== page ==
The first research paper, released Oct. 11, looked at nursing home staffing levels and how they compare to international benchmarks.
Research by the Australian Health Services Research Institute at the University of Wollongong found that more than half of all Australians living in nursing homes had a workforce that would be awarded one or two stars in the U.S. five star rating.
The Royal Commission is currently studying the staffing levels and skill mix of staff in residential senior care since it was highlighted as a significant issue in the industry.
The purpose of this report provided to the Commission was to analyze the current staffing levels of nursing homes for the aged compared to standards in other countries.
It was concluded in the report that the United States has the best system available for measuring the right staffing levels because of its five-star scale method.
Three stars is considered an industry average, with any rating below three stars being considered below average.
The star rating takes into account the time spent by the nurse and caregivers per resident, adjusted according to the care needs of residents, so that homes can be compared to each other.
When the US benchmark for staffing was applied to Australian data, the University found that 57.6% of all Australian elderly care residents are in homes that would be classified as nursing homes. one or two star nurses.
The report’s authors, Kathy Eagar, Anita Westera, Milena Snoek, Conrad Kobel, Carol Loggie and Rob Gordon, believe that one and two star nursing homes do not provide an acceptable level of staffing for their residents.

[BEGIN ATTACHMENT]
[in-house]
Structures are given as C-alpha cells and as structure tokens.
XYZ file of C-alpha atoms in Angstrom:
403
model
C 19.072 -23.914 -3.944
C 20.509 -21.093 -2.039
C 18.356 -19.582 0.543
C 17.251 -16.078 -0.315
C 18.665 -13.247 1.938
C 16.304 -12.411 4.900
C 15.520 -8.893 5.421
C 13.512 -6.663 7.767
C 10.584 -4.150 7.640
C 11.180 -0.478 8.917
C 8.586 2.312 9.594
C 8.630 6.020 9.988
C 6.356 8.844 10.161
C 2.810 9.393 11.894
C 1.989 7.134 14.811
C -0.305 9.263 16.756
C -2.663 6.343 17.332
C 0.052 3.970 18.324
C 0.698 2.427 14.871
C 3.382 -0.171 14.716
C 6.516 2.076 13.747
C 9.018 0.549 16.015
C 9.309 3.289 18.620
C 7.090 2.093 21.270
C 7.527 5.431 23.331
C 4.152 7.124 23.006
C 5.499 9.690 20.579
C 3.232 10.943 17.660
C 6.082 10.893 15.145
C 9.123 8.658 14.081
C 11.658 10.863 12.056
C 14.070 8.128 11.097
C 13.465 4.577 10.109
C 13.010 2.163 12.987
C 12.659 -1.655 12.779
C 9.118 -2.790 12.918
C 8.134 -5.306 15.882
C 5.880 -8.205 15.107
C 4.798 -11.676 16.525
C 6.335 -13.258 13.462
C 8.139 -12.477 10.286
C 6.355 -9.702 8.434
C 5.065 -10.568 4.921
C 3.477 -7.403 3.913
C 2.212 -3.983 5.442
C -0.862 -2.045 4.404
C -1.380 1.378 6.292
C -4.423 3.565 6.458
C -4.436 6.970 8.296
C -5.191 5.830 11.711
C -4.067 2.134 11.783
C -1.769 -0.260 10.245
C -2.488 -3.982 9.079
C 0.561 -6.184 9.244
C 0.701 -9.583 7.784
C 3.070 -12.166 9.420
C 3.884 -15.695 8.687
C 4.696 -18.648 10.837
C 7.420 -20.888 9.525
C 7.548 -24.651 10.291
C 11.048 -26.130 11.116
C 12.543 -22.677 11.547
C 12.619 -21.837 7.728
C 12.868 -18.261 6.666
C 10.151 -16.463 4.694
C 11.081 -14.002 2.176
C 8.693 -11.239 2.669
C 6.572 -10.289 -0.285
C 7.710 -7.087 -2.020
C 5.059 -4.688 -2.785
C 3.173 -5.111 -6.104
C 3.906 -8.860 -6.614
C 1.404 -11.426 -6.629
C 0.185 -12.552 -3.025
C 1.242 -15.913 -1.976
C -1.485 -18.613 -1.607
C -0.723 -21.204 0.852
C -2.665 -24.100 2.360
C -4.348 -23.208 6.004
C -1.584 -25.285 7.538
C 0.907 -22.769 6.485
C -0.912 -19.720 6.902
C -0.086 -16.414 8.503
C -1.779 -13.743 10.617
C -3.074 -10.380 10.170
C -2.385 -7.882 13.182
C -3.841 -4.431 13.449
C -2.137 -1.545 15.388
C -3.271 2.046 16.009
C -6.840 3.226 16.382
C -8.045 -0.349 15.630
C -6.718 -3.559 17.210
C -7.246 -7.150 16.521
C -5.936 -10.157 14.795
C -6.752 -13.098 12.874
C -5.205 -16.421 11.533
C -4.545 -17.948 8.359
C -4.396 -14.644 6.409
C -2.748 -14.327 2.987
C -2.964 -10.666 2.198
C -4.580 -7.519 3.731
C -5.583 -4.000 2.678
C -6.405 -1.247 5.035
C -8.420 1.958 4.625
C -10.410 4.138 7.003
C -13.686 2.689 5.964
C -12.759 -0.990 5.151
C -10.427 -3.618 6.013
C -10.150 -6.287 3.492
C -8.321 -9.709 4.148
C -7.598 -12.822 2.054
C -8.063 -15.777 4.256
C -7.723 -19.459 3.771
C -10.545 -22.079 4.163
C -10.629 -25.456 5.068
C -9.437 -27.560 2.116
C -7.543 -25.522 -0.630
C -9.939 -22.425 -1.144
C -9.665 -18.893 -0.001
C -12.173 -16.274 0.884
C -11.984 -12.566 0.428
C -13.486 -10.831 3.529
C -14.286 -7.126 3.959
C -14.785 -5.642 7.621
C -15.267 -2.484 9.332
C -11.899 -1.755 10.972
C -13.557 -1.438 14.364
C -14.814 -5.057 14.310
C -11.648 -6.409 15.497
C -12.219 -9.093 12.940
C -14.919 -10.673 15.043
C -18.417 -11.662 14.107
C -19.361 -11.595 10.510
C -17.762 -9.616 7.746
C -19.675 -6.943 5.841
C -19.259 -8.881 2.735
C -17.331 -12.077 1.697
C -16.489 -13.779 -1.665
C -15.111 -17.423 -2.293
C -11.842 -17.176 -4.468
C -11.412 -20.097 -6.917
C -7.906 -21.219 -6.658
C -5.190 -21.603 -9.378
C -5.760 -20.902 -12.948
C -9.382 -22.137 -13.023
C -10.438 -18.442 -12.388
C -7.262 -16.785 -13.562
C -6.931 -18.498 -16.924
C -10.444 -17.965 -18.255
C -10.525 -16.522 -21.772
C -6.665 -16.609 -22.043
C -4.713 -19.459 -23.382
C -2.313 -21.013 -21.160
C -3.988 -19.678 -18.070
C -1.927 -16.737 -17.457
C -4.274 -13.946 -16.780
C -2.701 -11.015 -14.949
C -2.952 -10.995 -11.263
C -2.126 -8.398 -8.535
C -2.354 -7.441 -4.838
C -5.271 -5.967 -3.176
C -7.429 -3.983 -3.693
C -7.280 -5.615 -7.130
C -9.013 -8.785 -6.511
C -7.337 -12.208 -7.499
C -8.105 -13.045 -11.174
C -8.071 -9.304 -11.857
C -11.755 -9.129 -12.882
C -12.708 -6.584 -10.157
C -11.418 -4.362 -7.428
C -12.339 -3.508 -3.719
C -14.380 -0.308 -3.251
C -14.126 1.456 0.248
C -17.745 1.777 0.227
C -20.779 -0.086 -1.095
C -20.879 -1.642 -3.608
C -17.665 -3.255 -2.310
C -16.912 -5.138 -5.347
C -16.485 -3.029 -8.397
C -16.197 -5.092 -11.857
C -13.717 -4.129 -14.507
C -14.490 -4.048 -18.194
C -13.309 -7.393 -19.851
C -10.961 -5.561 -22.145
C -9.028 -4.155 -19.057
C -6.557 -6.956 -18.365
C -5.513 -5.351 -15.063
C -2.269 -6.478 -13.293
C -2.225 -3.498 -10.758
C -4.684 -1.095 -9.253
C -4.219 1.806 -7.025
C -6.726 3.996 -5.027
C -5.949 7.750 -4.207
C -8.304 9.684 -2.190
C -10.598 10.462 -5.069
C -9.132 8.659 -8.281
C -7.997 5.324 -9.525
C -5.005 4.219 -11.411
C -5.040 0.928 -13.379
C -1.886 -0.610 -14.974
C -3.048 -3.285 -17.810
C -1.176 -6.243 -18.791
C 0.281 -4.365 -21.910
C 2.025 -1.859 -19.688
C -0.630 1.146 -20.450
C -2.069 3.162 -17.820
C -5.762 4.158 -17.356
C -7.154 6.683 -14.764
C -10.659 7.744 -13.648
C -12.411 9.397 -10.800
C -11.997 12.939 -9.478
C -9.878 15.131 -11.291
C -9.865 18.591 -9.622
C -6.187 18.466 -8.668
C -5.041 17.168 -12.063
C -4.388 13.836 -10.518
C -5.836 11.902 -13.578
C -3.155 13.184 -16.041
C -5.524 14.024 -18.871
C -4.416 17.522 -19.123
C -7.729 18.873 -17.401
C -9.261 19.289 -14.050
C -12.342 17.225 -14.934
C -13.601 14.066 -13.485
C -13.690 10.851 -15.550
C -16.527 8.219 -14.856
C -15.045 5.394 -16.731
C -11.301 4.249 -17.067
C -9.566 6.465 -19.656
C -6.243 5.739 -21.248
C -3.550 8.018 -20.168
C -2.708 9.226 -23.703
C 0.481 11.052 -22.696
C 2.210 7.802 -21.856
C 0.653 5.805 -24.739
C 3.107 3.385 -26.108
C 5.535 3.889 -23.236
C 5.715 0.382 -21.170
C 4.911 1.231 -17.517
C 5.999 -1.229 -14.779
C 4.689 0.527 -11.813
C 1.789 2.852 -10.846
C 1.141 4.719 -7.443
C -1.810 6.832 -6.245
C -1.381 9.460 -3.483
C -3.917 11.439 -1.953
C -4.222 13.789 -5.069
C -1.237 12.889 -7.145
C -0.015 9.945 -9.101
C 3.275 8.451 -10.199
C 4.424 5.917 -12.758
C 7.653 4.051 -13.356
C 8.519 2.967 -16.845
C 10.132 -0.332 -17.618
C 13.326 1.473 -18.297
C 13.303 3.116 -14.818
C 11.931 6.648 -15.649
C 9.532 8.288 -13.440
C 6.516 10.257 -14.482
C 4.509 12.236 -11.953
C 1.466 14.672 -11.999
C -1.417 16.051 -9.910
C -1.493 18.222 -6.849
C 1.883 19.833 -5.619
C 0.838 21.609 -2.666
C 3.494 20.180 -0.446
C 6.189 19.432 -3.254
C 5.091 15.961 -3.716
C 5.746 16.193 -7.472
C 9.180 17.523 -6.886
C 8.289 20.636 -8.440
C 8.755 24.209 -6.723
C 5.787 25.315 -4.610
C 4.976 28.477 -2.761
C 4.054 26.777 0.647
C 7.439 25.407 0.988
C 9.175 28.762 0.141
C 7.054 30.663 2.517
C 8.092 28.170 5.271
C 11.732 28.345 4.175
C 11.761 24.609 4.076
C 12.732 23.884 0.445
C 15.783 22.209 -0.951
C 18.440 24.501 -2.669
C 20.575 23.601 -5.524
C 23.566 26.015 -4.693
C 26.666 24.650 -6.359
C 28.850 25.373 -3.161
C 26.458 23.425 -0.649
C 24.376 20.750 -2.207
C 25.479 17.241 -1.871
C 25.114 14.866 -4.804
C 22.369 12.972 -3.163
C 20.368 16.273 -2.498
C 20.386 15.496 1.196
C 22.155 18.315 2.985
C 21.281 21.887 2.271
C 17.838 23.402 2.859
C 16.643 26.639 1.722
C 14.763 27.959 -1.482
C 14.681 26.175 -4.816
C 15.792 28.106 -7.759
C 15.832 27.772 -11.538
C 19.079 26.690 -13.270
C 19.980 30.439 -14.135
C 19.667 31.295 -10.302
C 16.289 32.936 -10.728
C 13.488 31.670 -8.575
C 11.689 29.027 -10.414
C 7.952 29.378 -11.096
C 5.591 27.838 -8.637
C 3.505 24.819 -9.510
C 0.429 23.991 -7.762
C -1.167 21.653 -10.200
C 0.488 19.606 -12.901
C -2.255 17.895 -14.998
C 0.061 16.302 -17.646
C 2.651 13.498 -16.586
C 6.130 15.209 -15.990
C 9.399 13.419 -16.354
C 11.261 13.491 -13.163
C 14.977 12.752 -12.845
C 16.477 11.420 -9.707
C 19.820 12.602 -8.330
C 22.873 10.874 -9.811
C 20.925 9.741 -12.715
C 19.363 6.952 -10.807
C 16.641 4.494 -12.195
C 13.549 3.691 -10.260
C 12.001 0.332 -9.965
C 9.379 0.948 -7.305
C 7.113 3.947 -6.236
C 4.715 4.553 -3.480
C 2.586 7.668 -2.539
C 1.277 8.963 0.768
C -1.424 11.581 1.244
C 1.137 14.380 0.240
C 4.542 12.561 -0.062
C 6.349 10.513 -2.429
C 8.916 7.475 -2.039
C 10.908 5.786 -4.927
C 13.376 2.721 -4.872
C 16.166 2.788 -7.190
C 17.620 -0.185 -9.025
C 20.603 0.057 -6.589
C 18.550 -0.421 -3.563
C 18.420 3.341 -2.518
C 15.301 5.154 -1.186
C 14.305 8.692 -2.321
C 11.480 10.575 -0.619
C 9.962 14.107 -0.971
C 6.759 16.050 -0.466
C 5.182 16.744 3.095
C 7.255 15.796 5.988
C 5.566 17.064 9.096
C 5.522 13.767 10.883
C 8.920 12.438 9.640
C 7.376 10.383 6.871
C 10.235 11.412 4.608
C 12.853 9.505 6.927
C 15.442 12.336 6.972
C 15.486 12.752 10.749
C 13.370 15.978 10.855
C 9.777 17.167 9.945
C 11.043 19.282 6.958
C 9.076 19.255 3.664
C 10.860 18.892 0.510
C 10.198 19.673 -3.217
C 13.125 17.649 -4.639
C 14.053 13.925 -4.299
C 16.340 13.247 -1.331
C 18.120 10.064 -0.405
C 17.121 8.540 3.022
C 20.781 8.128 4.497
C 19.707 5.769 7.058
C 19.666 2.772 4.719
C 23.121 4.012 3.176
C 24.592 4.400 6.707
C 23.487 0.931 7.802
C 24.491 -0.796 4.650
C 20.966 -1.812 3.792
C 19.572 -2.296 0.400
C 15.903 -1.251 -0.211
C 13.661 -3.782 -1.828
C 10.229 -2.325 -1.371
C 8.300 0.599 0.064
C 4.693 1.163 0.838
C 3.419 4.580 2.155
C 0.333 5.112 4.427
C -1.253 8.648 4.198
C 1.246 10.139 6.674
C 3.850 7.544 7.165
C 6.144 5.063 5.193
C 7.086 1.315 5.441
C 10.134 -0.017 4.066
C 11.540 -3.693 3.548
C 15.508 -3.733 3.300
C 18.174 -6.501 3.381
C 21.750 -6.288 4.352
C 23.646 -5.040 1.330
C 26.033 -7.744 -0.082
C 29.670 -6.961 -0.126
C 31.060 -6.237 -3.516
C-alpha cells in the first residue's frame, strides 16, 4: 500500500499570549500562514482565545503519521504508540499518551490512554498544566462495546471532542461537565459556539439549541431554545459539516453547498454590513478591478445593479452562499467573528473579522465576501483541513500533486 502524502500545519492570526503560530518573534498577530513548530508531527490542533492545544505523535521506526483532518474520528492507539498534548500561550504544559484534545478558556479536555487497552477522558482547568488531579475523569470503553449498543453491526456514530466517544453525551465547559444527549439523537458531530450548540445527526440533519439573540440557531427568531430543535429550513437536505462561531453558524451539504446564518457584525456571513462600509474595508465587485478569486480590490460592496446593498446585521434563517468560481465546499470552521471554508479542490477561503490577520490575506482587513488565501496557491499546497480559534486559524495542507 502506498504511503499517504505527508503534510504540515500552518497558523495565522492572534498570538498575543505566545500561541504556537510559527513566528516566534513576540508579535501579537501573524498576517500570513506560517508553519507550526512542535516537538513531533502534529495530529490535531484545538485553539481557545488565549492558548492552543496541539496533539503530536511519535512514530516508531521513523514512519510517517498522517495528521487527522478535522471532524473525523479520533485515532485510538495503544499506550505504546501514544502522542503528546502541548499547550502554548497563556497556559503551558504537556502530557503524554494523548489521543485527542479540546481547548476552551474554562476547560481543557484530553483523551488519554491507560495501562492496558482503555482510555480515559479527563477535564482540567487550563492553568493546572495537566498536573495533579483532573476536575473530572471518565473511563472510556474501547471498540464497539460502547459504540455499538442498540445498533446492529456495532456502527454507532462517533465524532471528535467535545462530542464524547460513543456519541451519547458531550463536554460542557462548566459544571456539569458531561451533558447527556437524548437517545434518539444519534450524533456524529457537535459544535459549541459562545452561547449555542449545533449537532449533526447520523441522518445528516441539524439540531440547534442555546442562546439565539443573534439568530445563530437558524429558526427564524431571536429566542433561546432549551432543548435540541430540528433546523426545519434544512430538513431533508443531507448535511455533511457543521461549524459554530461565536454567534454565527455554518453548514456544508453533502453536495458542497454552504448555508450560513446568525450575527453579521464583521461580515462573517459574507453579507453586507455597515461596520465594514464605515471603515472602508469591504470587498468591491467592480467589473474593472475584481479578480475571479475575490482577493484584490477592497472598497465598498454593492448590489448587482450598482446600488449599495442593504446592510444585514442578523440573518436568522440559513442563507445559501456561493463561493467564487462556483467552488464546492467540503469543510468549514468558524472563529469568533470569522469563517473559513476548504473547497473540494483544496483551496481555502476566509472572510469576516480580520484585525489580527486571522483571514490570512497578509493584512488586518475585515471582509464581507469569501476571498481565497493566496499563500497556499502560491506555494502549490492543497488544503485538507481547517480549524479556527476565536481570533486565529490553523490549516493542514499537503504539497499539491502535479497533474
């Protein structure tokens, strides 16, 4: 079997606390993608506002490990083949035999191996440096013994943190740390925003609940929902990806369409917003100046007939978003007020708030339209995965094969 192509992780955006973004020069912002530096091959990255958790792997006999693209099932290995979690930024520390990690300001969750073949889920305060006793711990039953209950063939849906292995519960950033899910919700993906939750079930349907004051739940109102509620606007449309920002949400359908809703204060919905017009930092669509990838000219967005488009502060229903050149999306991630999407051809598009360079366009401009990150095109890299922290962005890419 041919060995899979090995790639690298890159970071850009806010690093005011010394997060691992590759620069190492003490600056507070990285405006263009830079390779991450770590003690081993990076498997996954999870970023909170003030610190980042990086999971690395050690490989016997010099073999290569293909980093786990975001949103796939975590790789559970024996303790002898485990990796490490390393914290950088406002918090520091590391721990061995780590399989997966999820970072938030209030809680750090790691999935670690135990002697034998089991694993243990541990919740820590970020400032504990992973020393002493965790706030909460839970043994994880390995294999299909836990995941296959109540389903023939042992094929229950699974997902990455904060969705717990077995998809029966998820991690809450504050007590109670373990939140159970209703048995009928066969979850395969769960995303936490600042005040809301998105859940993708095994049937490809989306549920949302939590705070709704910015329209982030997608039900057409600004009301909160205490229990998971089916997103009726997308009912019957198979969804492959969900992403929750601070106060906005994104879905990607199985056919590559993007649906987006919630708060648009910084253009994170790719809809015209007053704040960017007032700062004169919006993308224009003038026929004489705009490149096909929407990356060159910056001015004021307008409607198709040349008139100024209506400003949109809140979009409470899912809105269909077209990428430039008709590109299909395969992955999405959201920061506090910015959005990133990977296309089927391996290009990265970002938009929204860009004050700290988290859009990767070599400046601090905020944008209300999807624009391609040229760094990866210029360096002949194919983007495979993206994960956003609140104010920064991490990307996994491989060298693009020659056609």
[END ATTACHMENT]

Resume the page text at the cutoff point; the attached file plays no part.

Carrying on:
The study also found that 27% of Australian elderly care residents are in three-star nursing homes, 14.1% are in four-star nursing homes and only 1.3% are in nursing homes. retreat considered five stars.
For all Australian nursing homes to have at least a three-star rating, it would take an average 37.3% increase in nursing staff in homes currently with one or two stars, or a total increase of 20% in people. elderly in residence. care staff across Australia.
The eighth information document, A history of senior care advisories, released by the Commission on October 28, follows seven other substantive reports released over the past year.
In the report, the document found that successive Australian governments over the past two decades have been unwilling to make changes in the elderly care industry, even after a slew of reviews and reviews. surveys to repair the industry.
Analyzing 18 major public reports and inquiries into government-funded elderly care in Australia since 1997, the Commission found that the government had taken virtually no action in response to the report’s recommendations.
The document says, âThe answers often come years after the exam and tell what was done in an almost tangential way.
âThe changes initiated are often slow to materialize, or disappear before implementation. ”
These sentiments have been repeated constantly to Commissioners since the start of the Commission last April.
The past two decades of reviews have covered many aspects of the elderly care industry including funding, workforce, regulatory system, youth in nursing homes, care palliative care, dementia care, and quality and safety.
The document concludes: âAlthough governments have responded with ad hoc reforms to elements of the system, they have not been able to address the underlying problems of a system that has failed to deliver. the Australian community ensuring the quality and safety of elderly care. he waits. ”
These two reports, available on the Commission website, have been prepared for the information of the Royal Commission and the public. The opinions expressed therein are not necessarily those of the Commissioners.